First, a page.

The Professionals MkIV Blu-ray Review
Seen as a whole the entire series is a remarkable achievement
This job doesn't get easier.
It's no wonder with all the sophisticated weaponry they've got... and we've got to stop them!The last two recording blocks of the famed TV police action drama The Professionals were the most fraught. In addition to Martin Shaw, who had been very vocal about his dissatisfaction with the show, contract and part, his co-star, Lewis Collins, began to express the same complaints while behaving ever more erratically on set. Indeed the ITV network were considering cancelling the show altogether and it was only a fortuitous sale of the show to America that saw its fourth recording block green lit. Unfortunately for the producers this was incredibly short notice and left virtually no time to produce scripts; all this had a detrimental effect on the show. Money was spent trying to bring bad scripts to acceptable rather than good scripts to great, which means that these final eighteen episodes are the weakest.That is not to say they are all bad. Indeed the show was not afraid to go into new realms. Staples like ‘Fox Hole on a Roof’ although reminiscent of the very first episode (Old Dog with New Tricks) its execution and result are typically action packed and fast paced, while ‘Wild Justice’ looks at Bodie’s fragile psyche and the stains it places on relationships. Although it is with ‘Discovered in a Graveyard’ where the show breaks from the norm to deliver not only an action episode, but also an intellectual delivery on the morality of CI5; all within the confines of a dying Doyle’s mind. But these brief highlights cannot hide what is an otherwise very pedestrian last two seasons which tended to rehash old ideas, stretch credibility and have the autonomous CI5 reduced to little more than regular police.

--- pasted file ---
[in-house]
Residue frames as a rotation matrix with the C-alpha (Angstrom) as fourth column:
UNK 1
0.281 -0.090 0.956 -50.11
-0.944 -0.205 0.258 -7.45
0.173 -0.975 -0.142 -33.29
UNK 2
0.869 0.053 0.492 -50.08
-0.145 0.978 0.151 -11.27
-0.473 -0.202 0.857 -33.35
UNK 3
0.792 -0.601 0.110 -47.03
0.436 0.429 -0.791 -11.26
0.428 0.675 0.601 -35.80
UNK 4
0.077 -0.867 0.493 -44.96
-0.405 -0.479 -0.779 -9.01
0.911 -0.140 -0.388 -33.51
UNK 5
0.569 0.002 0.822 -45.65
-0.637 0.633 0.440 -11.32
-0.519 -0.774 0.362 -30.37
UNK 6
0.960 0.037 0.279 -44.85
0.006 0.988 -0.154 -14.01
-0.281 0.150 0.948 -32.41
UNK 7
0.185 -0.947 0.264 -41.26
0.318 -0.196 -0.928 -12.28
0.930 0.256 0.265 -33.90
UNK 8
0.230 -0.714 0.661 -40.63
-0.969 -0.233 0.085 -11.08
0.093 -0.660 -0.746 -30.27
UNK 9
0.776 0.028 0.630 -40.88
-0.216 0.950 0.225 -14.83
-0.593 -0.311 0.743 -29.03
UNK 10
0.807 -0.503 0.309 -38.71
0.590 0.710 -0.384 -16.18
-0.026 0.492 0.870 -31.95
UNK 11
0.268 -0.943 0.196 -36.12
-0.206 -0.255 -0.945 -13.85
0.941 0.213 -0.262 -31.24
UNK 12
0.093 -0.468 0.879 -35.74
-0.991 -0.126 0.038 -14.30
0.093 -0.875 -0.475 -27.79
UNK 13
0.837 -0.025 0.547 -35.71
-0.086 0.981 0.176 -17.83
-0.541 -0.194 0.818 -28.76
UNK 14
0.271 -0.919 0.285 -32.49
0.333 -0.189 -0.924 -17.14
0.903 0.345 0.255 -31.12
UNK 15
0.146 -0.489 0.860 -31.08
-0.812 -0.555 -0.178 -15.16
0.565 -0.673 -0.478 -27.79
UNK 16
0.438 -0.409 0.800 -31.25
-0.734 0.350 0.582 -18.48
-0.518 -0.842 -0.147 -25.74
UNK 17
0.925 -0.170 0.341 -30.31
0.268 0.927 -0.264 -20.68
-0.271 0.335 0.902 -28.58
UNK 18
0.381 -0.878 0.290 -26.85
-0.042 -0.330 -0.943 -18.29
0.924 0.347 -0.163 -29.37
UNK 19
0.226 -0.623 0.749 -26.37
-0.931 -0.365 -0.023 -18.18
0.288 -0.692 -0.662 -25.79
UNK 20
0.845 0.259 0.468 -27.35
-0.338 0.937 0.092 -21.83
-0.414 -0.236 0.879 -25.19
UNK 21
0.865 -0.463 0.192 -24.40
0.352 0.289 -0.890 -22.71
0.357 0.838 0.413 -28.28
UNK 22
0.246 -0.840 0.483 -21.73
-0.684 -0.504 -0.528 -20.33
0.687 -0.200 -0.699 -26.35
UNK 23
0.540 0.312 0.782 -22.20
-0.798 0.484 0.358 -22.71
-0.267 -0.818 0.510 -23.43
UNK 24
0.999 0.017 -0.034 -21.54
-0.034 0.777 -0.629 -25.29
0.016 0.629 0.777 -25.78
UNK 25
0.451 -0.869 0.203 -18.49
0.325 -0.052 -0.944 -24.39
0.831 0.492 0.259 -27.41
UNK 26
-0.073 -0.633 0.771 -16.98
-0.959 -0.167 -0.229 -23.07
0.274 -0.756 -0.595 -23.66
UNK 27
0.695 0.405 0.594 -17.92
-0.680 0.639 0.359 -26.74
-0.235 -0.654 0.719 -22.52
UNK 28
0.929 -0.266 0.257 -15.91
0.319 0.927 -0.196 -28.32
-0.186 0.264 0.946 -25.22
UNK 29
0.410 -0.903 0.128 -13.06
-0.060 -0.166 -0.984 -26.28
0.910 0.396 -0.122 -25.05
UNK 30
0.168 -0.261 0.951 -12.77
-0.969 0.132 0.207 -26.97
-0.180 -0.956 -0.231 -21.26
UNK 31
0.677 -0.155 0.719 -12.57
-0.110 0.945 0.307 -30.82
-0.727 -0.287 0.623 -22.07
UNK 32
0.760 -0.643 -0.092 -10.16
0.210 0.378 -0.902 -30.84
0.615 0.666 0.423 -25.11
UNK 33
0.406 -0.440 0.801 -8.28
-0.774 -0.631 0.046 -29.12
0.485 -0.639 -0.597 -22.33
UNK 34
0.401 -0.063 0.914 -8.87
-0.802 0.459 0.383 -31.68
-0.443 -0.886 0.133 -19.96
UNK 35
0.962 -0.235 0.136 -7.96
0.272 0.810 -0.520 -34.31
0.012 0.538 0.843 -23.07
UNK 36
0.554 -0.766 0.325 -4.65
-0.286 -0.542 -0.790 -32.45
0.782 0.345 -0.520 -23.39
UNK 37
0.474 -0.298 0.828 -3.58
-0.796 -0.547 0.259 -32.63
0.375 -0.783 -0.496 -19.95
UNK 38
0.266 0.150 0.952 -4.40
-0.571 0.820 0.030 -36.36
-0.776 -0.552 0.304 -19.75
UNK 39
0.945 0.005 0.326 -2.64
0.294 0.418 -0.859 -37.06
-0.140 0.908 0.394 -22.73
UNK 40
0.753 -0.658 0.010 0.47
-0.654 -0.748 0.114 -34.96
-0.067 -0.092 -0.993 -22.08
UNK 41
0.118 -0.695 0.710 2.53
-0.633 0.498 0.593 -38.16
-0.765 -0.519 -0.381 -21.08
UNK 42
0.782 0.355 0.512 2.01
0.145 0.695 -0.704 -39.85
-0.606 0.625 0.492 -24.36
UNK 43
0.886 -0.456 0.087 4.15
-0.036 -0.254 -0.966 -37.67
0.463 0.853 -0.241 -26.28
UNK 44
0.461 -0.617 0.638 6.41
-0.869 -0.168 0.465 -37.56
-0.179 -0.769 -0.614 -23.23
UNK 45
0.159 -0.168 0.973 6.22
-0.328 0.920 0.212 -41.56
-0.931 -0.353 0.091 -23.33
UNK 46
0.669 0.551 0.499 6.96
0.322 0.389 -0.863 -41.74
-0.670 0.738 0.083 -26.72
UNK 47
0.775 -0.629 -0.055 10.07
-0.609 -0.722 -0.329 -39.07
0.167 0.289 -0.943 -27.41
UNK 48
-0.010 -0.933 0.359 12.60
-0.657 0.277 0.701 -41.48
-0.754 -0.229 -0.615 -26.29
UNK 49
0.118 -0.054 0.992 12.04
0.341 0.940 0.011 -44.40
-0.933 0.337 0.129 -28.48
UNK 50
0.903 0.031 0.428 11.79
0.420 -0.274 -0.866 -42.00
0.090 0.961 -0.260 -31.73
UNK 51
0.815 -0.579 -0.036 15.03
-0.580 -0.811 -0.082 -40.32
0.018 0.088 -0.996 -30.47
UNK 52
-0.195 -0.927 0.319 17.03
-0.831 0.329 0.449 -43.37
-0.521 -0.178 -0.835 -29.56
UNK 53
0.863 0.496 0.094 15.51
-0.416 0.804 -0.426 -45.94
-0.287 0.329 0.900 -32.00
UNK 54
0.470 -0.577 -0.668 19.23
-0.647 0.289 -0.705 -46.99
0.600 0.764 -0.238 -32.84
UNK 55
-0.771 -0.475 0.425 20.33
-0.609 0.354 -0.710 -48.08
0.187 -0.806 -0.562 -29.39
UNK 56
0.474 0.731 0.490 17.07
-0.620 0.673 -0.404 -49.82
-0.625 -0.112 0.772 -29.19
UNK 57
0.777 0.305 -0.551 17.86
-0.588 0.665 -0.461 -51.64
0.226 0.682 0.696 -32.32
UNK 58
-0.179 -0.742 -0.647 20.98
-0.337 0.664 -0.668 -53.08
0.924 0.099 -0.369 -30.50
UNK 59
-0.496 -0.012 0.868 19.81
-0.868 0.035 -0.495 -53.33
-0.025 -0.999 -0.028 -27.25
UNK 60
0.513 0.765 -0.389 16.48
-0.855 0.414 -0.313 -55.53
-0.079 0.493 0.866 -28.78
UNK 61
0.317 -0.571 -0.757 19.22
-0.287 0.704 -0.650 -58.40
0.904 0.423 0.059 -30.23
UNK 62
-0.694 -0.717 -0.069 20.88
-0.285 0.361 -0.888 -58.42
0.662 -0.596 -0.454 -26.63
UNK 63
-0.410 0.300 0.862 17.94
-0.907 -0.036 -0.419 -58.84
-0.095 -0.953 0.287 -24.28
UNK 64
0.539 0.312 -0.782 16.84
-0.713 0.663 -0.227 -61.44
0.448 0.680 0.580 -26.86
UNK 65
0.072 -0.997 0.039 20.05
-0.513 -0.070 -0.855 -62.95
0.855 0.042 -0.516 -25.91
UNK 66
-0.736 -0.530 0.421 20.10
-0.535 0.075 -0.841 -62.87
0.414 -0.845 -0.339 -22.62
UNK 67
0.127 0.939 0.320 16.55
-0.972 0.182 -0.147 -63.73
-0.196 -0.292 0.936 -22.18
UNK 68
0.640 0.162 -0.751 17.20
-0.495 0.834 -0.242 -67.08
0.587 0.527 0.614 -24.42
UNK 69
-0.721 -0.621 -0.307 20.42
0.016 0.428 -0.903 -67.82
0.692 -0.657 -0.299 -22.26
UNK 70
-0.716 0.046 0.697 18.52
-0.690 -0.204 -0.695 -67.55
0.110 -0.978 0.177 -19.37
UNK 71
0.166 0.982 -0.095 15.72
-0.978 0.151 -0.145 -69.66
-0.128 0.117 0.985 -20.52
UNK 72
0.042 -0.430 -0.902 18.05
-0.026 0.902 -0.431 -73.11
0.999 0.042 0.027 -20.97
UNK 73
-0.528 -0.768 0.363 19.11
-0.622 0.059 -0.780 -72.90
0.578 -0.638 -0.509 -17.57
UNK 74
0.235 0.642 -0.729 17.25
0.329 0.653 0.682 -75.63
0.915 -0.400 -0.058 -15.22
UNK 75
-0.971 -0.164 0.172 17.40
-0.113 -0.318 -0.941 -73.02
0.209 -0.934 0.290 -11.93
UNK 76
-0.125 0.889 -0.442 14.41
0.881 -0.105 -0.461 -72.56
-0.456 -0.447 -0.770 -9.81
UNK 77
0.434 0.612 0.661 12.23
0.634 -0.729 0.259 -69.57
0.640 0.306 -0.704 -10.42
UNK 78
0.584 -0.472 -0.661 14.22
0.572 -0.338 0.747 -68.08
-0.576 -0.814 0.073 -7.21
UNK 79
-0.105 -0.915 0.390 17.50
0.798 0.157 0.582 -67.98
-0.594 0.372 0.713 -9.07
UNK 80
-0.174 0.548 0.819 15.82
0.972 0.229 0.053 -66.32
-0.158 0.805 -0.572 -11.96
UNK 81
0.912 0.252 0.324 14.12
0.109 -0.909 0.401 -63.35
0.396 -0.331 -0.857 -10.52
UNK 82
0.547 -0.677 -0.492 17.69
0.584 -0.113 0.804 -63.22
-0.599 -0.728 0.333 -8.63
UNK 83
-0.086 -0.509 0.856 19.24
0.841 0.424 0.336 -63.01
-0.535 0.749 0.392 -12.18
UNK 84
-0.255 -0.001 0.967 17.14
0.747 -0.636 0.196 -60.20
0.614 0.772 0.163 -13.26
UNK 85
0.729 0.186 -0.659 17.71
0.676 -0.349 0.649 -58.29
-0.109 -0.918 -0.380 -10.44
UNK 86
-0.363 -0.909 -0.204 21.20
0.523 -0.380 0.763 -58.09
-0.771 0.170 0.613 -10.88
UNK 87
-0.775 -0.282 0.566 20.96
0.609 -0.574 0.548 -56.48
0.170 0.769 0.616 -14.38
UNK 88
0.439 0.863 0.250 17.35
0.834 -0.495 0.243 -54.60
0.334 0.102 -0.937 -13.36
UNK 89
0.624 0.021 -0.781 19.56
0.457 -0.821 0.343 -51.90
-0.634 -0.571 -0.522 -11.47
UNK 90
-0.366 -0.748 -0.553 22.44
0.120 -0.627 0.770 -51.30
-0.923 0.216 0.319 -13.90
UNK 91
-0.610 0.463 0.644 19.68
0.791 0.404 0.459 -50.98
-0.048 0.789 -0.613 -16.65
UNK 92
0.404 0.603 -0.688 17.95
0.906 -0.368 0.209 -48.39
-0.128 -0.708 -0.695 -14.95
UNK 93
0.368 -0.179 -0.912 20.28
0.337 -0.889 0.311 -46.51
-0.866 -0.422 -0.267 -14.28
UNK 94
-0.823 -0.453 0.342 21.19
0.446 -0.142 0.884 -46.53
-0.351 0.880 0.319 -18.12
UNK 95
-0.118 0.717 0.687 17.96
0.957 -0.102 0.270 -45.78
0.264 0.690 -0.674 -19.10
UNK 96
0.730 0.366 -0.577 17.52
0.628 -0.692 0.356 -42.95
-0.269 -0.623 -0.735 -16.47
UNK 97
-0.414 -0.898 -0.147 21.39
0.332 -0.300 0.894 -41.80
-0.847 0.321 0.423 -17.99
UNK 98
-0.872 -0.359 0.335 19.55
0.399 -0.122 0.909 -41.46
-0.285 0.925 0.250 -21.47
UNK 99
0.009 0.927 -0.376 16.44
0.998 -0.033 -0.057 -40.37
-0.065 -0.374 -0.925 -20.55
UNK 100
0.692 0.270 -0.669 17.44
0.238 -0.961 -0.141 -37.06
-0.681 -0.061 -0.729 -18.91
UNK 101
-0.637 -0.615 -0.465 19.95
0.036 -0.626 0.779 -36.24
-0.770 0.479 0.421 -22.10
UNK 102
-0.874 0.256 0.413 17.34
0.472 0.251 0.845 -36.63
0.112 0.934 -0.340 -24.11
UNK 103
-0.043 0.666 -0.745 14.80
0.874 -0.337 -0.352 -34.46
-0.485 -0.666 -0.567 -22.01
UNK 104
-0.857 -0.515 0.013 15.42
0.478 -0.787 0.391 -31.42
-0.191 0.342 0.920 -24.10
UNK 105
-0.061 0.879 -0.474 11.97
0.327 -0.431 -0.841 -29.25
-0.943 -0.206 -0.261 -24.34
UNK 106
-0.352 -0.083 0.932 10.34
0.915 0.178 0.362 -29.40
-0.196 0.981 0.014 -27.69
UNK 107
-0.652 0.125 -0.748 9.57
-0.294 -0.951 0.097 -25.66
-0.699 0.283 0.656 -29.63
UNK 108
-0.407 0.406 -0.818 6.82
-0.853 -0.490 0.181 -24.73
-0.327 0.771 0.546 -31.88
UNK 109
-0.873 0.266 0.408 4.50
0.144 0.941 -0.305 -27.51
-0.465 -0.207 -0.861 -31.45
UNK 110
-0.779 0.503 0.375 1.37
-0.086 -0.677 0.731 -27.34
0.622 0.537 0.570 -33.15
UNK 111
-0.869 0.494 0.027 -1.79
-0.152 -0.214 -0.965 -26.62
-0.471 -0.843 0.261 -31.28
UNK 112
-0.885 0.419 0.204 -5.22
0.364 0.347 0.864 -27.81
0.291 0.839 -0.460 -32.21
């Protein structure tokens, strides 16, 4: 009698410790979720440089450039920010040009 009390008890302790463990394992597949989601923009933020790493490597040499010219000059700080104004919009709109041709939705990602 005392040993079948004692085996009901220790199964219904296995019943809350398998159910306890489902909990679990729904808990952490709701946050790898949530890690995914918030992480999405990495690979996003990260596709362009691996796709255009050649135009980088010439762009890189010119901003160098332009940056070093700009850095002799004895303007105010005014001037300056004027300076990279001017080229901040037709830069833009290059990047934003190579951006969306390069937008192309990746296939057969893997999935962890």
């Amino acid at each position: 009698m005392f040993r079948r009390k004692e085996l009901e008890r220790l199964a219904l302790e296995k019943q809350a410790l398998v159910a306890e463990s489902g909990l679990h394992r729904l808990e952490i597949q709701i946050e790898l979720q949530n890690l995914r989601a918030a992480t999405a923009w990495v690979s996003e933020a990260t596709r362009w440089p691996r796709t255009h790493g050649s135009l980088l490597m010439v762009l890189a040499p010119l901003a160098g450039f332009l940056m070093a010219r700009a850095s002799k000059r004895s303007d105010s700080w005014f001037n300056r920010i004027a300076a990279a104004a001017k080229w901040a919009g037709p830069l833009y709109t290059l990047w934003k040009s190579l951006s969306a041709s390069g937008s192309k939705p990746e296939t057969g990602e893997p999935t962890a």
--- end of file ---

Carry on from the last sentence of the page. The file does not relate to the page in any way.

Picture QualityThe discs present a broadcast correct fullscreen 1.33:1 1080i transfer using the AVC codec and are Region free.
Once again the restoration work afforded these episodes by Network and the BBC is a revelation giving rise to a gloriously bright, detailed, well coloured image. Detail is terrific with skin texture and clothing weaves being brought to the fore, while middle to background still hold fine edges; the establishing landscape shots, be it countryside or London streets are sharp and defined, while office clutter or peeling paint and worn carpets show just how much detail is on offer. Indeed it’s so good you can see how shabbily cars were put together in the early eighties with ill-fitting panels (check out the iconic Capri and how the bonnet is never in line with the offside wing!)